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Who grows better? Labour or National?

Written By: - Date published: 12:05 pm, July 22nd, 2011 - 88 comments
Categories: Economy, labour, national - Tags:

Under the last Labour-led government the GDP per capita rose 15.6%. Under John Key’s National, it has fallen 1.9%. ‘Ah but Labour was just lucky and Key has just been unlucky’, say the righties. Which suggests righties think economic policy doesn’t matter and makes you wonder why we’re arguing. The data, however, shows conclusively which party has the best record on growth.

Here is the average annual (June year) growth for each government since 1935, ordered from largest to smallest. The bars in bold outline are the averages for Labour and National governments.

So, it’s pretty conclusive that Key sucks as an economic manager. Worst record in 80 years, and by a long, long way.

It’s also clear that National is consistently worse than Labour: 2.9% vs 4.1.

Even taking out that incredible First Labour government, Labour still beats National.

It’s also interesting to see that growth rates are tending to slow. The Fifth Labour government excepted, the governments since 1975 are the worst performers on growth. I wonder if this was inevitable (that there is an exception to the rule suggests not) or a result of, first, National’s disastrous Think Big, then, the neoliberal revolution and, now, Key’s bastardised amalgamation of the two wherein we sell assets to pay for motorways we don’t need.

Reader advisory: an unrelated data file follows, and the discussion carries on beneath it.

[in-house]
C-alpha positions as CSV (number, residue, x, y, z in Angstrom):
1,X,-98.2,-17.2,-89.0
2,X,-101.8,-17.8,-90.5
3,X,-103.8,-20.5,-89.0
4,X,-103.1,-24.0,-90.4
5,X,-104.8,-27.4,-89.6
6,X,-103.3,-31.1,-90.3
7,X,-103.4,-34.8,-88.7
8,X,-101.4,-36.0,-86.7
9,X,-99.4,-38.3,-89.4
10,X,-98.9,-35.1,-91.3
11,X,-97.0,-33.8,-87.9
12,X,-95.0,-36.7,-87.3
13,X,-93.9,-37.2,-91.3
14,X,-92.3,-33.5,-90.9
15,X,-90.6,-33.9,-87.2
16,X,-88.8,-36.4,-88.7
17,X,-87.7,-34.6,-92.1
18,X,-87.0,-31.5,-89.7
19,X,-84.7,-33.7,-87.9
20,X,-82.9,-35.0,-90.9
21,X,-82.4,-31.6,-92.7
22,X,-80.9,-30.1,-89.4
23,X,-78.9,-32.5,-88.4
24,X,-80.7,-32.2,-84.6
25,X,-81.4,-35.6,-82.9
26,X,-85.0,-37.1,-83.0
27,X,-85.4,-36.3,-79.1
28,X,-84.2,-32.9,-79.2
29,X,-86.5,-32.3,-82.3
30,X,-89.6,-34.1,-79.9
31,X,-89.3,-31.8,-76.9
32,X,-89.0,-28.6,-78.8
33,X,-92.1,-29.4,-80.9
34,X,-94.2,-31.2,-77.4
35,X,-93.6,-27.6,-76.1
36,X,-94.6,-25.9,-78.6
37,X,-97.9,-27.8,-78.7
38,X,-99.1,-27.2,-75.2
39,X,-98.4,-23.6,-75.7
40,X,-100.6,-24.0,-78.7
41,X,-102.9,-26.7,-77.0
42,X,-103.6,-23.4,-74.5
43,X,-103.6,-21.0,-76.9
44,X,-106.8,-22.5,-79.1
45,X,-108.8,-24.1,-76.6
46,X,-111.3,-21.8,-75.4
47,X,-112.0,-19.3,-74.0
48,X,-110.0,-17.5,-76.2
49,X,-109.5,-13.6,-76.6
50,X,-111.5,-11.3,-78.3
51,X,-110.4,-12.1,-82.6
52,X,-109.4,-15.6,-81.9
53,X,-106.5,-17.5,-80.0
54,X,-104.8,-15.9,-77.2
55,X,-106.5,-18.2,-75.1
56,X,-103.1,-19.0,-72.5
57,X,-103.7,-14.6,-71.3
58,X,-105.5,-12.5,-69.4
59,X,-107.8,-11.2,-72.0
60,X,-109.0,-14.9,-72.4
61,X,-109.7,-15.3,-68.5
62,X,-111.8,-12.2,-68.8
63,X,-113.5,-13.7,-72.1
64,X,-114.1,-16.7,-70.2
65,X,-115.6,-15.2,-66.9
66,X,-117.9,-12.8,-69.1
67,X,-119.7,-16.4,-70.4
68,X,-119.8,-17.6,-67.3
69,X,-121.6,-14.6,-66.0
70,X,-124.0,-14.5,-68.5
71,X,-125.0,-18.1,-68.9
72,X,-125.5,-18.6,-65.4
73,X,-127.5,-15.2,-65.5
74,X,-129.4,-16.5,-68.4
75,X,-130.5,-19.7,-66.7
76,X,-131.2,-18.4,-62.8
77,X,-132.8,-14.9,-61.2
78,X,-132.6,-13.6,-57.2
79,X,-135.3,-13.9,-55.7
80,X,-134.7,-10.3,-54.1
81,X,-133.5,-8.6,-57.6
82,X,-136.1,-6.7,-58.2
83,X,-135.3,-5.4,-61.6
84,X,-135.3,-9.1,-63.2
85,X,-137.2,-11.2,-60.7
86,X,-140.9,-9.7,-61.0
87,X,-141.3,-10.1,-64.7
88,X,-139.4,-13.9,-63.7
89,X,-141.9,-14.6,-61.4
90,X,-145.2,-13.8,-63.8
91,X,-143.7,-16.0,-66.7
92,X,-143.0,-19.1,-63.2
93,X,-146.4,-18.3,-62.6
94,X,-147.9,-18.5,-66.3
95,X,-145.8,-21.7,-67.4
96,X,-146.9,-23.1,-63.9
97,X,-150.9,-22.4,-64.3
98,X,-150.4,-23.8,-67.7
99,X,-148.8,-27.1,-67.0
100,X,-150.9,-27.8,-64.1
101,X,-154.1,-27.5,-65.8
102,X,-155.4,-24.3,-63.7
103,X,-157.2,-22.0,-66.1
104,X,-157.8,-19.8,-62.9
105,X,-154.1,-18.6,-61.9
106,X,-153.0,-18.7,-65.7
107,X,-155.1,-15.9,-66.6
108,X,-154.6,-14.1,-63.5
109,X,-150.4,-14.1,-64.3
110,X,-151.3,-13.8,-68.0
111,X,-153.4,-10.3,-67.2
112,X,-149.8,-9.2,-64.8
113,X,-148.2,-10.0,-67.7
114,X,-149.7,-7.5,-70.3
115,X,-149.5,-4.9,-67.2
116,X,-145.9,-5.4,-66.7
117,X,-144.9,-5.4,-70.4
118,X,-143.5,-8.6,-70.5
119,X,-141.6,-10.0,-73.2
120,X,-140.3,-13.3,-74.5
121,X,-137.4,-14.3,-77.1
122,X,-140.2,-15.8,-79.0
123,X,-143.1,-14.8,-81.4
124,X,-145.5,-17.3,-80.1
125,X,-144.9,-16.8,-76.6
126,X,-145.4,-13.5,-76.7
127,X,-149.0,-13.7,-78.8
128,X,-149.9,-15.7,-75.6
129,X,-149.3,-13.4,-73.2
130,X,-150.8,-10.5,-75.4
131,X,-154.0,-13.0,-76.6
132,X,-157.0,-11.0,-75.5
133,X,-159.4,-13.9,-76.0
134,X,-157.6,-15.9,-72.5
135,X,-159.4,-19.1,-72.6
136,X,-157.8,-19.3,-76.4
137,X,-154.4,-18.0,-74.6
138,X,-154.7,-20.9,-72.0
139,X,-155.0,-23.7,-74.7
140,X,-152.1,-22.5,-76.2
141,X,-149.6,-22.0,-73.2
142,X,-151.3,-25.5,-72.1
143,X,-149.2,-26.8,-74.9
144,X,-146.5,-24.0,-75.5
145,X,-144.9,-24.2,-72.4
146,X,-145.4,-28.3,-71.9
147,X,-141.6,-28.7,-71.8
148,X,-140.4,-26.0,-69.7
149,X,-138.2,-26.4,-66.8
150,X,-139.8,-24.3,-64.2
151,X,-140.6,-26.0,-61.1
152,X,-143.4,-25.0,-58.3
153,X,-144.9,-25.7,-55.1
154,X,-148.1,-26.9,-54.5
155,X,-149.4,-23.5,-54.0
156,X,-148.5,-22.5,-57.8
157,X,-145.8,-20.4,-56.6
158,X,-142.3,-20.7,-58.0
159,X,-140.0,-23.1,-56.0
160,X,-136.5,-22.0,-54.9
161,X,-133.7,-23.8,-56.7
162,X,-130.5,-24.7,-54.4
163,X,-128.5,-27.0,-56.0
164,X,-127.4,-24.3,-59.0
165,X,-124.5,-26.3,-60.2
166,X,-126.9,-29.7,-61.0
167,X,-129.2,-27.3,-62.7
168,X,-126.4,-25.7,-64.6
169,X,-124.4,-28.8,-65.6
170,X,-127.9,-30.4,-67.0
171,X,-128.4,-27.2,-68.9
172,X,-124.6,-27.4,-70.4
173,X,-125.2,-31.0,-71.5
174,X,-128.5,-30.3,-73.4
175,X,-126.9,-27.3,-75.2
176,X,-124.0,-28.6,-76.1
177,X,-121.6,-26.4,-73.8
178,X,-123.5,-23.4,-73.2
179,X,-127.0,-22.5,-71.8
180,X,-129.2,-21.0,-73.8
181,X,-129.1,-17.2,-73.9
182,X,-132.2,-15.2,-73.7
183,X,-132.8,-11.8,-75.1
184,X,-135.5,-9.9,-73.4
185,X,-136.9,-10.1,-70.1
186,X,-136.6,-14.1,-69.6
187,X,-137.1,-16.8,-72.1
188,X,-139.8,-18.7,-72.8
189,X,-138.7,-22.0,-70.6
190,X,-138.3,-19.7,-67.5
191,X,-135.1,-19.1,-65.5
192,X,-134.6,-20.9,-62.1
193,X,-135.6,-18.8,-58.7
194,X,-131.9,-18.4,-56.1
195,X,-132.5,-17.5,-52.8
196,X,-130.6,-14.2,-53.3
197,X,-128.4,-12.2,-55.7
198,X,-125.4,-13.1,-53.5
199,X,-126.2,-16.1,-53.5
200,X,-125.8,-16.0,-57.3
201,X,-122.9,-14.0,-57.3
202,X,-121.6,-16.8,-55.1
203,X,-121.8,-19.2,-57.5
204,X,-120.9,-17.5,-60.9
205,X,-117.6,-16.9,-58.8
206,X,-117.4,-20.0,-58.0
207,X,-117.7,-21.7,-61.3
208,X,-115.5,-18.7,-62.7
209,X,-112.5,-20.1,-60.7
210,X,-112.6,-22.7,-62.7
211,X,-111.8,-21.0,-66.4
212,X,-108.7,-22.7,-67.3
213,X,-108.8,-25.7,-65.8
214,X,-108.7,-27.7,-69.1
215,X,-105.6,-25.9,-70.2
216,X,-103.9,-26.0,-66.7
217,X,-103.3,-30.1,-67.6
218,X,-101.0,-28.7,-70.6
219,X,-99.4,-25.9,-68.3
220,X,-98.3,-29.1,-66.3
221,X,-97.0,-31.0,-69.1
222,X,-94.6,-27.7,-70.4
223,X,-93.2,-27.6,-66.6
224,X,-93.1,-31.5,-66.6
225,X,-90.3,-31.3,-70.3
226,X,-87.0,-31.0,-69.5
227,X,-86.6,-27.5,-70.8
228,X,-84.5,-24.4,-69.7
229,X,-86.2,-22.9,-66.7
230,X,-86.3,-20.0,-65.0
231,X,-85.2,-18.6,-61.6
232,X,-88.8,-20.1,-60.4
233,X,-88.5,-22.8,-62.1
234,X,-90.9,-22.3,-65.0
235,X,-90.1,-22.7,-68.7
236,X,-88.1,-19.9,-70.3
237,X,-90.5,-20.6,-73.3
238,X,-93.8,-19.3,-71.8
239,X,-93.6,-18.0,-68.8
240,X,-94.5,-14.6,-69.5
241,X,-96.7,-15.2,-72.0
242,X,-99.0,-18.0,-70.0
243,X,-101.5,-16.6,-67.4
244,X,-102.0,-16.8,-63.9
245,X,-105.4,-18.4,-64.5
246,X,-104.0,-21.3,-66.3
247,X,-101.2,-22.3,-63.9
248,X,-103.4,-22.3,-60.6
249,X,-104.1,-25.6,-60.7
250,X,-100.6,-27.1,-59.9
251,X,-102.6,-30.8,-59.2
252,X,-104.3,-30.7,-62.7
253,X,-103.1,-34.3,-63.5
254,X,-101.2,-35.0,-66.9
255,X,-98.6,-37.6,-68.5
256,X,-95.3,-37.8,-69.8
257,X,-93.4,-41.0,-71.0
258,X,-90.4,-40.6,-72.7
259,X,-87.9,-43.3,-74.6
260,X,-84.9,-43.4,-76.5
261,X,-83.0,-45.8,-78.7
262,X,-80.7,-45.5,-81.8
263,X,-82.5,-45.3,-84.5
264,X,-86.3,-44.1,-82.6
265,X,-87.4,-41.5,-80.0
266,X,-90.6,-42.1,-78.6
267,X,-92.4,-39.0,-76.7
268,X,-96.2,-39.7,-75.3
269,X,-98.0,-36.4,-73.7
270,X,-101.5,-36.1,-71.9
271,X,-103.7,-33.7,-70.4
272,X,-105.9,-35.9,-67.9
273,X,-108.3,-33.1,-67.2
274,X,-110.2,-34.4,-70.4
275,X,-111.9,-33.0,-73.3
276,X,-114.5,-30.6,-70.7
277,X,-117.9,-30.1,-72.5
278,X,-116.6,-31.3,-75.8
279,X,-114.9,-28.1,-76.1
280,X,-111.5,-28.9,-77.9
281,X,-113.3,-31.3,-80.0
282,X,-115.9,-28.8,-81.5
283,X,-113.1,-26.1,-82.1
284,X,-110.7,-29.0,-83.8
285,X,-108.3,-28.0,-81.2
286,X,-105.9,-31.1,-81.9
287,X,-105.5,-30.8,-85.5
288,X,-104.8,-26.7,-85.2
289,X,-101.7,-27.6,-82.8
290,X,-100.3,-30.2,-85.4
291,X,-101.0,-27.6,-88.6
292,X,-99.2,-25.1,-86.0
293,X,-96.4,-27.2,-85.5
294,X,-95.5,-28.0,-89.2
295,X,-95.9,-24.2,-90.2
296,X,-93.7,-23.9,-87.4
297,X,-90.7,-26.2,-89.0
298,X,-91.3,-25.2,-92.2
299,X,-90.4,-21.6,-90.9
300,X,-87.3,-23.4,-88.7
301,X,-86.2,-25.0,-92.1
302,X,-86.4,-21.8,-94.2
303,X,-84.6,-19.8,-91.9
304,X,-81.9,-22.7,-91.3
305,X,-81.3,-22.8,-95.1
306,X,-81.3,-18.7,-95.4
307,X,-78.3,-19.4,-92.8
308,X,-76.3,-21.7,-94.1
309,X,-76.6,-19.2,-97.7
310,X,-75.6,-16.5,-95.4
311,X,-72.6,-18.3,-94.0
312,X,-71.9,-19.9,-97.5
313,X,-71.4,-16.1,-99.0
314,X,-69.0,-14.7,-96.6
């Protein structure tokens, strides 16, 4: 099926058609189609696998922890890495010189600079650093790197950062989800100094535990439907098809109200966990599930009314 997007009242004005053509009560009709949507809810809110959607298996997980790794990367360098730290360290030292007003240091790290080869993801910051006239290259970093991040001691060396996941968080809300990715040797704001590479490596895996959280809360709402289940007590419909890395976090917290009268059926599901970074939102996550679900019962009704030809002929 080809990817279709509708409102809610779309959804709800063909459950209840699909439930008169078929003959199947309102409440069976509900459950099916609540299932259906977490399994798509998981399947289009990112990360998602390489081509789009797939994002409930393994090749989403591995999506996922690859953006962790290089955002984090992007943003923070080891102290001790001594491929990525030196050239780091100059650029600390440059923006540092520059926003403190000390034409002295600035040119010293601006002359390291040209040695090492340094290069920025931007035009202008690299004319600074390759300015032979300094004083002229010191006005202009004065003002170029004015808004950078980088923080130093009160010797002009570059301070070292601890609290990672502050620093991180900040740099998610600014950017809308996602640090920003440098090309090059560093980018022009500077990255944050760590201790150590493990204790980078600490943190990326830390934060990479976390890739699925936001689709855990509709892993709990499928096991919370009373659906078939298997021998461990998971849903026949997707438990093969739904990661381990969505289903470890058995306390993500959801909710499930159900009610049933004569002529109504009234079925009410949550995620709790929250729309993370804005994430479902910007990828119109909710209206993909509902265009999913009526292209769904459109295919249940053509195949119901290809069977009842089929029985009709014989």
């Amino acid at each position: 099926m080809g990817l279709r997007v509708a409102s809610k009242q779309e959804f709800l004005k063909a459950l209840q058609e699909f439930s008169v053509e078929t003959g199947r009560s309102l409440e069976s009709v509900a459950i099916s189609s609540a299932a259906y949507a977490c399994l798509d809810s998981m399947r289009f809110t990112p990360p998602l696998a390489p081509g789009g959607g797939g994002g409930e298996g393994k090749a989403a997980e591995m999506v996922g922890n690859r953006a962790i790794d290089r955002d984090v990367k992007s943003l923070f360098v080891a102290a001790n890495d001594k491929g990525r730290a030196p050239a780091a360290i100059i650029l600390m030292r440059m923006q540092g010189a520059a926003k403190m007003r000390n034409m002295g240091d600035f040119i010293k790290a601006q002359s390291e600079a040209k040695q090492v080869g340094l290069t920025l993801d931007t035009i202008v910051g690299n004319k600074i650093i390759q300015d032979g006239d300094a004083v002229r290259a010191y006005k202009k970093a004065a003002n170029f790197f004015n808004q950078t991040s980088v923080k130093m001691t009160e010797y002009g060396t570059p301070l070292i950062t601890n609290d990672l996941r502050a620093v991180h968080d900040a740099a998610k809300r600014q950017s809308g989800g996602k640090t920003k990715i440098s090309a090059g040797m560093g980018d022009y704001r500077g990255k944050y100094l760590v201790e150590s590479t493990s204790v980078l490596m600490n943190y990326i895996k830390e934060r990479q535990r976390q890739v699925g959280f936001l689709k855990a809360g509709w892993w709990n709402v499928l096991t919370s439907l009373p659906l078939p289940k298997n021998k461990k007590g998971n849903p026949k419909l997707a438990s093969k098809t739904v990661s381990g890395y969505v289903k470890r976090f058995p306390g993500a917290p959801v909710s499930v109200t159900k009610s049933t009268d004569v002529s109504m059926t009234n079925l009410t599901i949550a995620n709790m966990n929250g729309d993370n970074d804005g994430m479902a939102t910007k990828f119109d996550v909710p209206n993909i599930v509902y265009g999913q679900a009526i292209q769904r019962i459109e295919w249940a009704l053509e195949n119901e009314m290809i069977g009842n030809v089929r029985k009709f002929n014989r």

I haven’t included the Liberal/Reform coalition government that referred to itself as the ‘National government’ from 1931 to 1935 but, interestingly, even that government from the height of the Depression had a better growth record at 2.6% than all the neoliberal era governments (except, again, the Fifth Labour government).

If CGT vs asset sales hasn’t convinced you already, the records should: if you care about the economy, put a Labour-led government in charge of it.

– Bright Red

88 comments on “Who grows better? Labour or National?”

  1. higherstandard 1

    This is the most fatuous analysis ever to appear on this site.

    • Why? Don’t you like the conclusion?

    • Blighty 1.2

      Saying it doesn’t make it so. Tell us what is wrong with the analysis?

      BR’s supplied 75 years of data spanning 10 governments and, 23 elections. The difference is pretty clear between the two parties. What is your rebuttal?

      Or don’t you have one?

      • Blue 1.2.1

        I think the rebuttal is about the world economic climate at each individual time, comparing each Governments growth to those of the OECD as a comparison in the same cimate, whether or not there was a war perhaps (FFS) which involved huge amounts of Government spending. There are many reasons why economies grow, an export led economy like ours that relies on other countries buying our exports, as open to vagaries and whims of international trade and the conditions within which they exist. As HS has said it is fatuous indeed. Why not show an unemployment graph over the same period, from a reliable source?

        • Blighty 1.2.1.1

          why don’t you supply that graph?

          We’re not talking one-off coincidences here. 75 years, ten governments. Are you really claiming it’s just that Labour has successively been lucky for three generations? (and, if so, isn’t that a reason in itself to elect them 🙂 ?)

          • Blue 1.2.1.1.1